Learning Life Lessons from Making Jambalaya
When you’re learning to cook certain dishes are important because they teach you something fundamental. It might be a new technique, a unique way to use an ingredient, or something as simple as the importance of adding ingredients at the right time.
Jambalaya is one of those dishes for me. Living up North, it was a dish I had heard about more than I had eaten when I first started trying to make it. What I knew about it was I had liked it the few times I had tried it, it was chock full of fantastic ingredients, and it looked fairly easy.
It seemed so simple; it’s just rice, chicken, sausage and a few other ingredients, how hard could it be. When I started making jambalaya, it was horrible, the rice always dried out and was so crusty that it made you want to spit it out, and lick the back of your teeth to try and get the taste out of your mouth. It was so bad that it felt wrong to feed it to the birds.
What the dish taught me is one of the most important lessons I’ve ever learned in cooking, which is how important it is to add everything at the right time.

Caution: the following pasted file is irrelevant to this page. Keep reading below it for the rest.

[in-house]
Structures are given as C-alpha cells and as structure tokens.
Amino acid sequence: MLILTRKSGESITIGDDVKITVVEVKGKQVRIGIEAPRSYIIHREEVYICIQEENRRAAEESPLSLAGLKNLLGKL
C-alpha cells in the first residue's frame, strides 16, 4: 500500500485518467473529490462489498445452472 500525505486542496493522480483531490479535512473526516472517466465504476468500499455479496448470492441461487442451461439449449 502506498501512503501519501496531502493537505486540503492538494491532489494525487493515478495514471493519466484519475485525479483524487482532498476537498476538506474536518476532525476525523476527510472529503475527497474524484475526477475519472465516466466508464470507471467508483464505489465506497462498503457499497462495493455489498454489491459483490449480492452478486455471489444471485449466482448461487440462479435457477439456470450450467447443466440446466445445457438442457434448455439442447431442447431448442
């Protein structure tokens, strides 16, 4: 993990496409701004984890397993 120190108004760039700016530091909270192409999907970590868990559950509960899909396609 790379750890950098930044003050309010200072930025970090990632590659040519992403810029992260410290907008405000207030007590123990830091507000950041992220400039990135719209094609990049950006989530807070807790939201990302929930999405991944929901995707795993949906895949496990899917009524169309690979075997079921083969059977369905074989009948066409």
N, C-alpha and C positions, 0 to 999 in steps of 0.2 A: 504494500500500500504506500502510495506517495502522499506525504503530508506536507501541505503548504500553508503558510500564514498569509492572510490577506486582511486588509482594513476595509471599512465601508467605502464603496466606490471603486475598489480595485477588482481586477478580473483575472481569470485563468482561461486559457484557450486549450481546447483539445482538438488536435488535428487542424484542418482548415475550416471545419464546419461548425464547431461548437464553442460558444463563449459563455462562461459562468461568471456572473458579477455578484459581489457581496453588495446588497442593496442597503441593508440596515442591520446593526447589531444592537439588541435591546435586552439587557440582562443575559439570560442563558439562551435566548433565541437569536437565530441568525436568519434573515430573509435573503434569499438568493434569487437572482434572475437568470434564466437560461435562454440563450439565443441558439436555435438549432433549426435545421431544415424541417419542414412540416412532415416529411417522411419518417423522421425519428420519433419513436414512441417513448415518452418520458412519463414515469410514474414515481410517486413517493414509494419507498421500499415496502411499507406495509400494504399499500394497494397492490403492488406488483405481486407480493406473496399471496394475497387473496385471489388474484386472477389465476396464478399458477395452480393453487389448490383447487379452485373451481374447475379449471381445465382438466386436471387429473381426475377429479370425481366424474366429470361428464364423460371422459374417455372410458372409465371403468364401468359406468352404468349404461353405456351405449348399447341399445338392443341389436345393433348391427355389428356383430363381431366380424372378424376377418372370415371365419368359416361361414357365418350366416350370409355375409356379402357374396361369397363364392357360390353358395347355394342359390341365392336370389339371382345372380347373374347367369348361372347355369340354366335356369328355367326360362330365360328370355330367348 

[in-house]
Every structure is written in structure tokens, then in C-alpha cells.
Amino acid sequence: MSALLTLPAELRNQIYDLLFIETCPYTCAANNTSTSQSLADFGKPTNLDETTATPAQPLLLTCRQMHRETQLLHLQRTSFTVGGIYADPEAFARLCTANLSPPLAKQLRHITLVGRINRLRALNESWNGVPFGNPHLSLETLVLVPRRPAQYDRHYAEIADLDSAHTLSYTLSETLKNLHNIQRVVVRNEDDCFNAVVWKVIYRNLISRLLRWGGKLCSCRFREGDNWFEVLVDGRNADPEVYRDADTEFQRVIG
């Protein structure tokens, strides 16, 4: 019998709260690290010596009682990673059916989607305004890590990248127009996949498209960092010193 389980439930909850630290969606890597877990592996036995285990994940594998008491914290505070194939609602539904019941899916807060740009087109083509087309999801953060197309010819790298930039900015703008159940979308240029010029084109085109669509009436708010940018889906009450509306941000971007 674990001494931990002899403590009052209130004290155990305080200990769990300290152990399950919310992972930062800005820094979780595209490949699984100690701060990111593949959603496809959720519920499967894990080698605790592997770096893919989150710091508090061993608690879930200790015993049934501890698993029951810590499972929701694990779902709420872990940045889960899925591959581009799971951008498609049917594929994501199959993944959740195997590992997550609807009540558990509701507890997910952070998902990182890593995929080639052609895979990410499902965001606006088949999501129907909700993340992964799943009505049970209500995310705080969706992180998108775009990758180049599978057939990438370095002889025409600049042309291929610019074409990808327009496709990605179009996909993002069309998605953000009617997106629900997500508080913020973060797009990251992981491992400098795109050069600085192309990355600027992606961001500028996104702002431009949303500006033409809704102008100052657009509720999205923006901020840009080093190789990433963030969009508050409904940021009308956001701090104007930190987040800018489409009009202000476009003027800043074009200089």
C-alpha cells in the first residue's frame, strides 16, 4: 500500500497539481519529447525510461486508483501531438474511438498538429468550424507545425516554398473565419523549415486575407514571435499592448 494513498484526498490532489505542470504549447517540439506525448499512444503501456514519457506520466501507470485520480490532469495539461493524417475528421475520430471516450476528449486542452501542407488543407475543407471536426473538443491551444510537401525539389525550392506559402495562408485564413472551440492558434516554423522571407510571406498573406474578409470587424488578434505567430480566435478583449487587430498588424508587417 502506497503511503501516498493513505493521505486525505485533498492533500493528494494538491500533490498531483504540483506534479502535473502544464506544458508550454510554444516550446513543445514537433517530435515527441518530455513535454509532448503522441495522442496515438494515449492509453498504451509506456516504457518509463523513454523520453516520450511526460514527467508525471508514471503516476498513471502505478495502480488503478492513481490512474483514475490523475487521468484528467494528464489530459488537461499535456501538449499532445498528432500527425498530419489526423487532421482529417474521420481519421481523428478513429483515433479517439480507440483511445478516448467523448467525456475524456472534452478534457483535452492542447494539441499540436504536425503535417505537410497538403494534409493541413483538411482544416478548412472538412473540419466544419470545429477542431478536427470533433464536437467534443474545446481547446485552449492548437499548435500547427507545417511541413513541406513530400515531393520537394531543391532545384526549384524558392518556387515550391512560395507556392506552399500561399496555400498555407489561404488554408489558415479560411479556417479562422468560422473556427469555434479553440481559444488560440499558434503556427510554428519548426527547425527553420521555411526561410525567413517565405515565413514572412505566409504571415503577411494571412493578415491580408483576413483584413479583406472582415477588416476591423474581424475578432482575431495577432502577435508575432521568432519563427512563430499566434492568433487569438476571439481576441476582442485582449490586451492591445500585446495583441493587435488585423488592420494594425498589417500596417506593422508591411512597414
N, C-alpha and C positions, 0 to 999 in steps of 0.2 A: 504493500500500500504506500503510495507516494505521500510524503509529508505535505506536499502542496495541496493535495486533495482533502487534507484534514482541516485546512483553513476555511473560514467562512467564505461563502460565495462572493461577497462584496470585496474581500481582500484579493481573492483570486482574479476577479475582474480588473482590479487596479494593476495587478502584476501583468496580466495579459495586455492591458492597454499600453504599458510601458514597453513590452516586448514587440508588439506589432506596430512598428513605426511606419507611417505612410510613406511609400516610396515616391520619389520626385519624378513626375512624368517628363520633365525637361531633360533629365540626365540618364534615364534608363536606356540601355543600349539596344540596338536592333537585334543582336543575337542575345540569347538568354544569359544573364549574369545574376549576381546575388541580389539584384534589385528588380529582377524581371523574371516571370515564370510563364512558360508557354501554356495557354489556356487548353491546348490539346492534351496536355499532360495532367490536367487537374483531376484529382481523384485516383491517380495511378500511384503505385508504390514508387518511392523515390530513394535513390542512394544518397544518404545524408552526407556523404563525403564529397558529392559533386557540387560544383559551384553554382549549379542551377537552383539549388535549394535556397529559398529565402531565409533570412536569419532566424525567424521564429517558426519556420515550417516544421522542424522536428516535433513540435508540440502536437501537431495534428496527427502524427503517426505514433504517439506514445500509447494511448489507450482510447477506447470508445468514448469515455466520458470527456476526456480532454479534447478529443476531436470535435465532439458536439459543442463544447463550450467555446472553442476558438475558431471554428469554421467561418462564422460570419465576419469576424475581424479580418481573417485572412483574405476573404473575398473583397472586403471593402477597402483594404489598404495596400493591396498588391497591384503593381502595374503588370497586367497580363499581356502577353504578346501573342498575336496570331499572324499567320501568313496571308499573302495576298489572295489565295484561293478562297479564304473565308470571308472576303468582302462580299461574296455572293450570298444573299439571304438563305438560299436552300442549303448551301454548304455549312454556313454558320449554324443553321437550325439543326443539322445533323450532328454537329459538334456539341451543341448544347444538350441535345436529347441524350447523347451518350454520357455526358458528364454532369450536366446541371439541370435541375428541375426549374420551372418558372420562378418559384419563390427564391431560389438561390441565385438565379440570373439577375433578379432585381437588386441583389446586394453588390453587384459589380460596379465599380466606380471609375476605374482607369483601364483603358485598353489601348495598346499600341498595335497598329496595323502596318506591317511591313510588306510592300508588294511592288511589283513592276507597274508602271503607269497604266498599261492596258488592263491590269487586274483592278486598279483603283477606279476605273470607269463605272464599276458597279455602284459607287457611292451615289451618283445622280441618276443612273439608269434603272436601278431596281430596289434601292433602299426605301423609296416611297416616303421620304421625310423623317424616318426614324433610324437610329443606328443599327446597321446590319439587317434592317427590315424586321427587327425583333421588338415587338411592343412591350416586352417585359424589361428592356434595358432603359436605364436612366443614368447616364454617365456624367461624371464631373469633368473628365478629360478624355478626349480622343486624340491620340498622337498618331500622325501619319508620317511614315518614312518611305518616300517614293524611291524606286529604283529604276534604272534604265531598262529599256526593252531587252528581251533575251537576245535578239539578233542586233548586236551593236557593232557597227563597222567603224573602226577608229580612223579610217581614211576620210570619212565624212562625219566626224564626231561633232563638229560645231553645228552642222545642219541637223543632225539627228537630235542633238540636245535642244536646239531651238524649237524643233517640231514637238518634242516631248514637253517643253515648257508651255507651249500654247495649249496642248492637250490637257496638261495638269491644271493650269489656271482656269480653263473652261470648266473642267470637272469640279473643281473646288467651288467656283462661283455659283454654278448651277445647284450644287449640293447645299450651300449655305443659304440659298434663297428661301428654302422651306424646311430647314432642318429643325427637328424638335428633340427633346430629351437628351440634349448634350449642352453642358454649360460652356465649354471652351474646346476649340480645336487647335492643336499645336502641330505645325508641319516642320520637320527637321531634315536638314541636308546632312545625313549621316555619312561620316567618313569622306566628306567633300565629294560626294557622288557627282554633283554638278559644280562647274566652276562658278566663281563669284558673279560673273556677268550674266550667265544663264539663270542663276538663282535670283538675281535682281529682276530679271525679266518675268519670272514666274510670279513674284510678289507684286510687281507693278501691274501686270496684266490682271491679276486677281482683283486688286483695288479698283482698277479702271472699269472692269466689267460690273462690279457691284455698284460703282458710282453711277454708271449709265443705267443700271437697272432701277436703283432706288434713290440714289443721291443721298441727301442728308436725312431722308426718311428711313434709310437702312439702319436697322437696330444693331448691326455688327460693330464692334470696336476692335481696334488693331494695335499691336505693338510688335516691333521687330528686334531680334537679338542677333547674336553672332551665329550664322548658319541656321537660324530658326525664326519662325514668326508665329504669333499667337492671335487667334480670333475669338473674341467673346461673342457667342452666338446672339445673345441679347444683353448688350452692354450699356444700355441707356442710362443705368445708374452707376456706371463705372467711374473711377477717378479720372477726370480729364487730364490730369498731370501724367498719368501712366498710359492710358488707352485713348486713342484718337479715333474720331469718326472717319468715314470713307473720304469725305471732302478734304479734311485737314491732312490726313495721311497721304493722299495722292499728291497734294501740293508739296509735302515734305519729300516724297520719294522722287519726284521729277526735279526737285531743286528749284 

What I didn’t understand was when to add the rice. I thought, well it’s a rice dish, so I should get my vegetables all sautéed and get the rice in there when I add the stock and then build everything on top of that. I can still remember digging around on the internet for recipes, trying to figure out what I was doing wrong, when I finally found a recipe that told me to add the rice at the end over low heat, cover the pot, and let it finish cooking.
All of a sudden my crappy, crusty, crunchy rice was soft, tender, and full of flavor from cooking for the right amount of time in this beautiful cooking liquid I had been building all afternoon. It was a huge revelation to think about adding the main ingredient for a dish at the end of the cooking process, instead of building the entire dish around it from the beginning.
Over the years I’ve eaten well developing my Jambalaya recipe. A couple of things that I think make this recipe stand out are the way the chicken is cooked very slowly and pulled apart by hand. It helps develop deeper flavor in the stock, and it means every bite of chicken is tender and juicy. I also like the addition of Worcestershire sauce, which helps the dish develop a nice tangy, umami mouthfeel, without shifting the dish’s overall taste.
Hopefully, you don’t have to go through the same things I did in figuring out when to add the ingredients to dishes, but if you ever want to try something pretty horrible, add the rice at the beginning.
Mark is Umami's publisher
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